St. Joseph Altar being held in Erath
ERATH - Fr. Bill J. Melancon would like to welcome everyone to the St. Joseph Altar being held at Our Lady of Lourdes Roman Catholic Church in Erath.
It will be held in the Pope John Paul II Parish Hall on Wednesday from 7 a.m to 7 p.m.
History of Altar
The St. Joseph Altar started with a drought in Sicily, Italy. There had been no rain to nourish the crops. The farmers walked through their barren fields. The only crop that thrived was the fava bean. It saved many from starvation. This is why it is now commonly called “the lucky bean.” Legend explains that if you carry a fava been in your pocket or purse, you will never be without money or food.
The situation was critical in Sicily. The Sicilians prayed to St. Joseph, their patron saint, for relief from the terrible famine that gripped their land.
Finally, it began to rain sending down the life-giving water. The people rejoiced. Later, to show their gratitude, they prepared a table with the foods they had harvested. After paying honor to St. Joseph, they distributed the food to the less fortunate.
Today the ultimate purpose of the altar is about tradition and generosity. The altar is constructed in the shape of the cross with three levels honoring the Holy Trinity. St. Joseph stands at the center of the highest tier surrounded by flowers. The colors of the Italian flag (red, white, & green) are displayed.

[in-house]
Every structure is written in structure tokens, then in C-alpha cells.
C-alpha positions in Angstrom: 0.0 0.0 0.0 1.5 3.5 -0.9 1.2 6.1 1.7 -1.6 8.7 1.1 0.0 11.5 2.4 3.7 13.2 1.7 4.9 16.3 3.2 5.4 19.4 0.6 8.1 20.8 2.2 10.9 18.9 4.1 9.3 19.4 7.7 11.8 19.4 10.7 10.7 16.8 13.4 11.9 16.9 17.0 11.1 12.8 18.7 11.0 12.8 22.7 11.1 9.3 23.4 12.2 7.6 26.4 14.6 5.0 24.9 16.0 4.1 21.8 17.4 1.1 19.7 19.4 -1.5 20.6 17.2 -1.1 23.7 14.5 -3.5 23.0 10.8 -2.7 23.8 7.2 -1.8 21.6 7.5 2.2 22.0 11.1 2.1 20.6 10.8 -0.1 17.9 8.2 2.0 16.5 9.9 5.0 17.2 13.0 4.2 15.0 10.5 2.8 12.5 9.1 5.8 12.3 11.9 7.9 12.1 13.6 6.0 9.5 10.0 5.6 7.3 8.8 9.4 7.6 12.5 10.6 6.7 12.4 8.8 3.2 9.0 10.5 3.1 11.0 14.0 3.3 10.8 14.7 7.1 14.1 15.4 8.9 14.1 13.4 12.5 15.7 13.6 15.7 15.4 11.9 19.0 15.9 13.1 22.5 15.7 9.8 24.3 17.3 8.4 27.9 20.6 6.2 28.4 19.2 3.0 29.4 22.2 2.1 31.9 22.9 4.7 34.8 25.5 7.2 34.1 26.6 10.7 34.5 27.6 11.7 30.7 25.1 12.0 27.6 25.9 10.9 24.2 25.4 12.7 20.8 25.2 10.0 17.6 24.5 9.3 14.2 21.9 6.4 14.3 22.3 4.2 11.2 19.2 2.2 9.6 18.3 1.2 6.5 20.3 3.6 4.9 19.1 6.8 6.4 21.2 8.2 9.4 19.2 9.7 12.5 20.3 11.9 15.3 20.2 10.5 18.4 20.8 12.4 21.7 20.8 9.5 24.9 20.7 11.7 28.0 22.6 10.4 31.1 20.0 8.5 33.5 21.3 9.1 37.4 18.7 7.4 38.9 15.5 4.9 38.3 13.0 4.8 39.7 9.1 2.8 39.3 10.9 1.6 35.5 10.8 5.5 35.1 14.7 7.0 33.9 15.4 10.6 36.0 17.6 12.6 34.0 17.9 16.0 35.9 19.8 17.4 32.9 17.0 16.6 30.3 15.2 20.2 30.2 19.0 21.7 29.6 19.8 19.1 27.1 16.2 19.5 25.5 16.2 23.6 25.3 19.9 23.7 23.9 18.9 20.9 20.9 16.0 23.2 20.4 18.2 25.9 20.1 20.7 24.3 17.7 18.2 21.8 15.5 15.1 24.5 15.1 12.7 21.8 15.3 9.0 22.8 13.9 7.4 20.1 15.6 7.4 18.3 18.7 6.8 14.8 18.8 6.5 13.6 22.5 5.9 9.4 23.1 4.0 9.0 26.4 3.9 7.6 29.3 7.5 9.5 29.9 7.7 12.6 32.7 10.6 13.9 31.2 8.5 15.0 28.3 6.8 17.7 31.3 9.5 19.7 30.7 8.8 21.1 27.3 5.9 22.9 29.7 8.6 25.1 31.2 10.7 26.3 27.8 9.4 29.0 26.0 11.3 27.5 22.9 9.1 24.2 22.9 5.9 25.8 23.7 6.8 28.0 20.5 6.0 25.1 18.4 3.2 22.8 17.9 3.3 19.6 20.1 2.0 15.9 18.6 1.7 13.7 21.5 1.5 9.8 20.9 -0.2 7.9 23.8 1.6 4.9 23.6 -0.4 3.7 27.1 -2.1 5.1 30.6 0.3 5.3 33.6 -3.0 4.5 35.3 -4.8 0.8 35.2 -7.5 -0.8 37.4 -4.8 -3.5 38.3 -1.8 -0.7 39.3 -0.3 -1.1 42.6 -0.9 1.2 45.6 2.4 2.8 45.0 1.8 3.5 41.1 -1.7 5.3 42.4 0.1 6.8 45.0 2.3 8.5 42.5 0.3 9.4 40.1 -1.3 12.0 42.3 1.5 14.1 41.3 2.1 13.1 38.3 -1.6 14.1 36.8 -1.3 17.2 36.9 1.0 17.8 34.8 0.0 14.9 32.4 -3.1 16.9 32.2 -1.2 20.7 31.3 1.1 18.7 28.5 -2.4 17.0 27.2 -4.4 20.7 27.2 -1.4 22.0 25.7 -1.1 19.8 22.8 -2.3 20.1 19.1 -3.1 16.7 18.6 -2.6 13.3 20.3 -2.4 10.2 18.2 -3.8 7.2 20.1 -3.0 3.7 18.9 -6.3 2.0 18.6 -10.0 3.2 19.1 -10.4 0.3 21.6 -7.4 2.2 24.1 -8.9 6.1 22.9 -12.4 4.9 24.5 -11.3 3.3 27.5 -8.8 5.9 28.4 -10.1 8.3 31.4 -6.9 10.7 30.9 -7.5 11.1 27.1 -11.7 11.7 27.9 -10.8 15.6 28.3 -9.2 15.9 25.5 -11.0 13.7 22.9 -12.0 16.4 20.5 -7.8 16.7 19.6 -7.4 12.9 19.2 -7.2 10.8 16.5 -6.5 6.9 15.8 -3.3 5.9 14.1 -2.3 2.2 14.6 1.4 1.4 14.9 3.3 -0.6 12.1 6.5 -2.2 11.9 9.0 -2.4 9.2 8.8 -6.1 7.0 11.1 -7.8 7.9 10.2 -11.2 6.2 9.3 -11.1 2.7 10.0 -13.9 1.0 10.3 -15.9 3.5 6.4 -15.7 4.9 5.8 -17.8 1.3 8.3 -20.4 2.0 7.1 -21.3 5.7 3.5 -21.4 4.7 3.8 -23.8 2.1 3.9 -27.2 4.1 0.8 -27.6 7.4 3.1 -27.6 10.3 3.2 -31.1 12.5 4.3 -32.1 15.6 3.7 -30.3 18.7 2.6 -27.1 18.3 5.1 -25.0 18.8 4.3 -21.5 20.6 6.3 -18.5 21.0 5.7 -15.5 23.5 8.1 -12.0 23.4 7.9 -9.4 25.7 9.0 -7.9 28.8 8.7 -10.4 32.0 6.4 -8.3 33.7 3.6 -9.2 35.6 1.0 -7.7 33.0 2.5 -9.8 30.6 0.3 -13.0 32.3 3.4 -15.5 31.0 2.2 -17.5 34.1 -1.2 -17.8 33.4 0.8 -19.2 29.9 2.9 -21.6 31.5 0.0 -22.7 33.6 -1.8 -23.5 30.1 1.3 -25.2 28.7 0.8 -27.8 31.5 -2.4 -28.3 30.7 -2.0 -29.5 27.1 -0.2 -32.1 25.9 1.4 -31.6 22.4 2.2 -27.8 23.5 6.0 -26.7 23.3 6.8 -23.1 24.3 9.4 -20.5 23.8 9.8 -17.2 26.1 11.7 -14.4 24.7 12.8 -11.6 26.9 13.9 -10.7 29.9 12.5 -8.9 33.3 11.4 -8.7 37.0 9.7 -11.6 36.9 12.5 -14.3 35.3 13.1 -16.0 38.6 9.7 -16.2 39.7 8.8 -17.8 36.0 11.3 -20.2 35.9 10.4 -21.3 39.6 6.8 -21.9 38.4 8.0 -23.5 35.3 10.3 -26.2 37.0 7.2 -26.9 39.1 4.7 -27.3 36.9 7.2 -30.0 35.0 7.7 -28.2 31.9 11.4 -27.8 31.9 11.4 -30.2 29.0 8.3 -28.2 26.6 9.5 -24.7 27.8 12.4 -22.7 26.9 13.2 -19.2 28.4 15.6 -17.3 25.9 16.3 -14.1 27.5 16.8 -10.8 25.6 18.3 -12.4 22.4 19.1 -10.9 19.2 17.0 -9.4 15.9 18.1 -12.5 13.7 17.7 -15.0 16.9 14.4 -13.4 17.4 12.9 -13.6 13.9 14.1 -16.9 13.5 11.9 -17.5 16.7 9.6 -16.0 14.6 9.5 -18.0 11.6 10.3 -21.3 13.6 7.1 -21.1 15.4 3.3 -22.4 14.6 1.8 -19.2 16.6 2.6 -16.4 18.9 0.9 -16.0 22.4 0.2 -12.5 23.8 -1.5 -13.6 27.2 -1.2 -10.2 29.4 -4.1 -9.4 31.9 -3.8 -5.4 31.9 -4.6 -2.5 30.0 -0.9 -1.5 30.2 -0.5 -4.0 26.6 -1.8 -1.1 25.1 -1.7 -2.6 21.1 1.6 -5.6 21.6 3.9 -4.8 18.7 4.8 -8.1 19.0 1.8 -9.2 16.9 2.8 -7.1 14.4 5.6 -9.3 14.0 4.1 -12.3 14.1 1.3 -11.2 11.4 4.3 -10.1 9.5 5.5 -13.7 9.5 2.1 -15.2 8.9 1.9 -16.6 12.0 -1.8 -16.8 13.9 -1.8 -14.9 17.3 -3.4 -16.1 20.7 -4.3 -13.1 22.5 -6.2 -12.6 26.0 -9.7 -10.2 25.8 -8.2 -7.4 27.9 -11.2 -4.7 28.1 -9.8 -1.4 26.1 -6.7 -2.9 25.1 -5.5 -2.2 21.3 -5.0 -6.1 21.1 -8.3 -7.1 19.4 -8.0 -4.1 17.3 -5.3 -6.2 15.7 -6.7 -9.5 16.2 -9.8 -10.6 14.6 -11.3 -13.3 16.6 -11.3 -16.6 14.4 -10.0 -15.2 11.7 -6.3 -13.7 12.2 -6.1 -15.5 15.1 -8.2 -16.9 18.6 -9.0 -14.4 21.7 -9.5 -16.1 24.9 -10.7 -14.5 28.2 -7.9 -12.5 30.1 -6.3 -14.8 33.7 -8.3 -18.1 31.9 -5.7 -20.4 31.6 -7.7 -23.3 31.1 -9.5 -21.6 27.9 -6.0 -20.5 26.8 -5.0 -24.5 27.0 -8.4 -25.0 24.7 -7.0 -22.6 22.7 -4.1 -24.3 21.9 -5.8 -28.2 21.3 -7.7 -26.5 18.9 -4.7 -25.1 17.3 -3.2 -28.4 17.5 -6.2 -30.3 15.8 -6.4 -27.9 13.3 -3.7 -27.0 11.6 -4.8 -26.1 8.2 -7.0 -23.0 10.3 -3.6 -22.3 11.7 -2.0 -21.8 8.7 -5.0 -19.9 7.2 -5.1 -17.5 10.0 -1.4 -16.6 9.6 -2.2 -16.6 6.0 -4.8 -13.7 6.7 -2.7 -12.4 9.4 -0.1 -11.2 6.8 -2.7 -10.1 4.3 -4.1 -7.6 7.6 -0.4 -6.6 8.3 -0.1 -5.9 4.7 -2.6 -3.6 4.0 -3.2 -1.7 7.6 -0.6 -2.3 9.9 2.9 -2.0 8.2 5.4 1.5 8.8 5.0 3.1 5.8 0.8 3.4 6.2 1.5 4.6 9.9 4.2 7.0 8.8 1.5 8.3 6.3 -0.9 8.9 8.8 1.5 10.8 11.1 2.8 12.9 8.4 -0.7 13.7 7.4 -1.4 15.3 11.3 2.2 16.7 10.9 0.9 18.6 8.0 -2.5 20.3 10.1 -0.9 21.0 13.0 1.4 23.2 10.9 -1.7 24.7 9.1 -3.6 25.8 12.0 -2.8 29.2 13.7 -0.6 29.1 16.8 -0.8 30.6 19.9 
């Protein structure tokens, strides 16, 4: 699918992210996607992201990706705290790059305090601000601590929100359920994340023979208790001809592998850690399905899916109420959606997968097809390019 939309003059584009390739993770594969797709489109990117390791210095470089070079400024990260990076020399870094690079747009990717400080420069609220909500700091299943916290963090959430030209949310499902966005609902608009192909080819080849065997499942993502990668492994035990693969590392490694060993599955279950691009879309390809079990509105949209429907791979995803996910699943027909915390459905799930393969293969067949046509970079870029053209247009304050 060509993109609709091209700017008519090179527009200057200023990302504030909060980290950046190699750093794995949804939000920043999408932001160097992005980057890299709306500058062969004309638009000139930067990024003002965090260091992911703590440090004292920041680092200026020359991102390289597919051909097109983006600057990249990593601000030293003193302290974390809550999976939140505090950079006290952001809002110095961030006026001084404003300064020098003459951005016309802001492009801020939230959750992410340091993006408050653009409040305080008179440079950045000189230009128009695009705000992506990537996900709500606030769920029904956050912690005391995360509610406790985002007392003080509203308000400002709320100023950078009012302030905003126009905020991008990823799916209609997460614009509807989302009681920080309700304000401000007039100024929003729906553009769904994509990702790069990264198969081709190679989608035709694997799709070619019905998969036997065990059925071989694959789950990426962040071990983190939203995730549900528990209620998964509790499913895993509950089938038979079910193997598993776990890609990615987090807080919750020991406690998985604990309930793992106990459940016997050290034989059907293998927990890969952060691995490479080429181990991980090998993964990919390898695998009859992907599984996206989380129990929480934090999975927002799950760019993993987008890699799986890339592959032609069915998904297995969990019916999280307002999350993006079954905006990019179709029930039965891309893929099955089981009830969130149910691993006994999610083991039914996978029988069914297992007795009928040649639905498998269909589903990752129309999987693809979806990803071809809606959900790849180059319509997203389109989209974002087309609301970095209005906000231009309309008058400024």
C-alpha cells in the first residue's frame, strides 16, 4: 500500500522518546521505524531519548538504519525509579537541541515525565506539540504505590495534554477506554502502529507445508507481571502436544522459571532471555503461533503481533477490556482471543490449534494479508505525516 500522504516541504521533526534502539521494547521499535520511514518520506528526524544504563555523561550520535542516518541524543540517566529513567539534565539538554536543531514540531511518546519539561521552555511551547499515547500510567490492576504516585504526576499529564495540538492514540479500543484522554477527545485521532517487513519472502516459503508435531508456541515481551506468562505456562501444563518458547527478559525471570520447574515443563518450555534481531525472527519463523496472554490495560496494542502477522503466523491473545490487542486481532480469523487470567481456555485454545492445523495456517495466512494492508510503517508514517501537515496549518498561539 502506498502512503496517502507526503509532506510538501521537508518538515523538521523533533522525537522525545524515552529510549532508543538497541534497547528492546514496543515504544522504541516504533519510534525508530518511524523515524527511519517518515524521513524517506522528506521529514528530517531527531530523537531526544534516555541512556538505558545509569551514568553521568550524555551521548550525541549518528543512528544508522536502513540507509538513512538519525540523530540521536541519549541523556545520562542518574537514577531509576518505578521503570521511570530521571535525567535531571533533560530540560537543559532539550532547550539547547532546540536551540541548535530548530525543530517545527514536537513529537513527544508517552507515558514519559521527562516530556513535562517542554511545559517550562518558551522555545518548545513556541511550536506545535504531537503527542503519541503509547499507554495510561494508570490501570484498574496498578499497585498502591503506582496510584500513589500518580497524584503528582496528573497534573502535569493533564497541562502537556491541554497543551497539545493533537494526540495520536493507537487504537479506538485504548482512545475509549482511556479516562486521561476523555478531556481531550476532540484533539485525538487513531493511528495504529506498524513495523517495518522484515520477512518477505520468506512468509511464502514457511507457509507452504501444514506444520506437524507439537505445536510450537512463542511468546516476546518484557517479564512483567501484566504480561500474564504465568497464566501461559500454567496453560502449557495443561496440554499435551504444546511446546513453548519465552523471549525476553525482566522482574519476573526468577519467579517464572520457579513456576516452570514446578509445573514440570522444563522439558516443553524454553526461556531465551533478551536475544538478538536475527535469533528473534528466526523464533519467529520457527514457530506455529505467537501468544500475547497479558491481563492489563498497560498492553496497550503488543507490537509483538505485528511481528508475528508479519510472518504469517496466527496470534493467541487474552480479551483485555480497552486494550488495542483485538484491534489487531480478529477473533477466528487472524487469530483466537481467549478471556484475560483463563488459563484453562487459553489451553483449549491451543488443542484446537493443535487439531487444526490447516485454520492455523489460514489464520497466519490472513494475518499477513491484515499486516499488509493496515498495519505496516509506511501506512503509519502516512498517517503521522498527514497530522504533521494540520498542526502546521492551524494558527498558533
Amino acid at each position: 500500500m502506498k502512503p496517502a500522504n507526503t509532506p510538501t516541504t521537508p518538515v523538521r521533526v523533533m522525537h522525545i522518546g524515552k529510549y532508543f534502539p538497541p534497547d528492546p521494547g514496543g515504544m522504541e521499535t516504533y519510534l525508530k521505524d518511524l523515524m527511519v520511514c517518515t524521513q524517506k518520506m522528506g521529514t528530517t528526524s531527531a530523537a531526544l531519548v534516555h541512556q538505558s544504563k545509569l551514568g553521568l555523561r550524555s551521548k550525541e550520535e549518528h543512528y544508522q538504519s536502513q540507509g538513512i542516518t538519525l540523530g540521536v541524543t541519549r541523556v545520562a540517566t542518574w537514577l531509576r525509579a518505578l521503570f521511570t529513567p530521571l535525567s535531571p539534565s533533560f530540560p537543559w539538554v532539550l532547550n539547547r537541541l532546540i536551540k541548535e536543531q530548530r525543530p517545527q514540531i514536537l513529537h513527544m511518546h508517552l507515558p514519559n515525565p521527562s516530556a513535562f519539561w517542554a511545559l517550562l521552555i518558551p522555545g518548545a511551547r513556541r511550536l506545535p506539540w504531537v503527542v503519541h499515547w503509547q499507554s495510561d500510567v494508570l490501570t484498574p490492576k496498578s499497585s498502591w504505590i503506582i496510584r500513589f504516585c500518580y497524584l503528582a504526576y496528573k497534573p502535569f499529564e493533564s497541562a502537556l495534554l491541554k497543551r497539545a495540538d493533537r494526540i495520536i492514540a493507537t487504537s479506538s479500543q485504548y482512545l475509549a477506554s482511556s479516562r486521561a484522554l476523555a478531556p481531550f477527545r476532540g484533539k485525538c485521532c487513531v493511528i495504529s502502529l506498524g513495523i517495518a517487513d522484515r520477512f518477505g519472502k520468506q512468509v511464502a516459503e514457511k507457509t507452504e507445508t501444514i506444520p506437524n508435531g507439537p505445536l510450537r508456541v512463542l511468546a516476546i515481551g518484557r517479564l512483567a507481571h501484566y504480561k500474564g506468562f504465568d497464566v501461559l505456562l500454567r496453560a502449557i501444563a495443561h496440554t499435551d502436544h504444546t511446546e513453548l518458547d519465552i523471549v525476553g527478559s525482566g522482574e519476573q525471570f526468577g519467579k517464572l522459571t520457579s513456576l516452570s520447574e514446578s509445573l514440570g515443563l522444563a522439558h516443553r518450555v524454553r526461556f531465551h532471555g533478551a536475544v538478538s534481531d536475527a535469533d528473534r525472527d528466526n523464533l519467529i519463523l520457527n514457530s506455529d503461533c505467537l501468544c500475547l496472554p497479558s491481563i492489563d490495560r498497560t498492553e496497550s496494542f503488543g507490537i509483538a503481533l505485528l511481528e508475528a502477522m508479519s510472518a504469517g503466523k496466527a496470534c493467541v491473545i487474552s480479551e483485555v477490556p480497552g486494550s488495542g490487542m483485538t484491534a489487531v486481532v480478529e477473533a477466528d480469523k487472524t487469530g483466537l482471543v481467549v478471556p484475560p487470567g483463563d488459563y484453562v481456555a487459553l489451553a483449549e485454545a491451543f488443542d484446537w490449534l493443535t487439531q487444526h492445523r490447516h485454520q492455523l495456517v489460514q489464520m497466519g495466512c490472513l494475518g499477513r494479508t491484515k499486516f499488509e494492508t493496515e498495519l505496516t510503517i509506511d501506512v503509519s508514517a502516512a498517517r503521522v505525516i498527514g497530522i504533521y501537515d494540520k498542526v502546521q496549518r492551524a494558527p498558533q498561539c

The main attraction on the altar is the food. Breads are baked in the shapes of carpentry tools such as ladders, saws, and hammers. Breadcrumbs represent the sawdust of the carpenter. There is no meat served because it was forbidden in Sicily for the observance of Lent.
Meatless spaghetti will be served all day on March 19 from 7 a.m. to 7 p.m. or until food runs out. All the supplies and food for the altar are donated by local individuals to share their blessings with those in need. The altar must not incur any expense nor any personal financial gain.
After the altar is dismantled, all food that remains (breads, cookies, & cakes) will be given to charity. Every item on the altar is blessed – food, candles, medals, holy cards, and fava beans. Altar remembrance packets will be given out to each visitor.
As they say in Italian, “Buona festa di San Giuseppe” or Happy Feast of St. Joseph.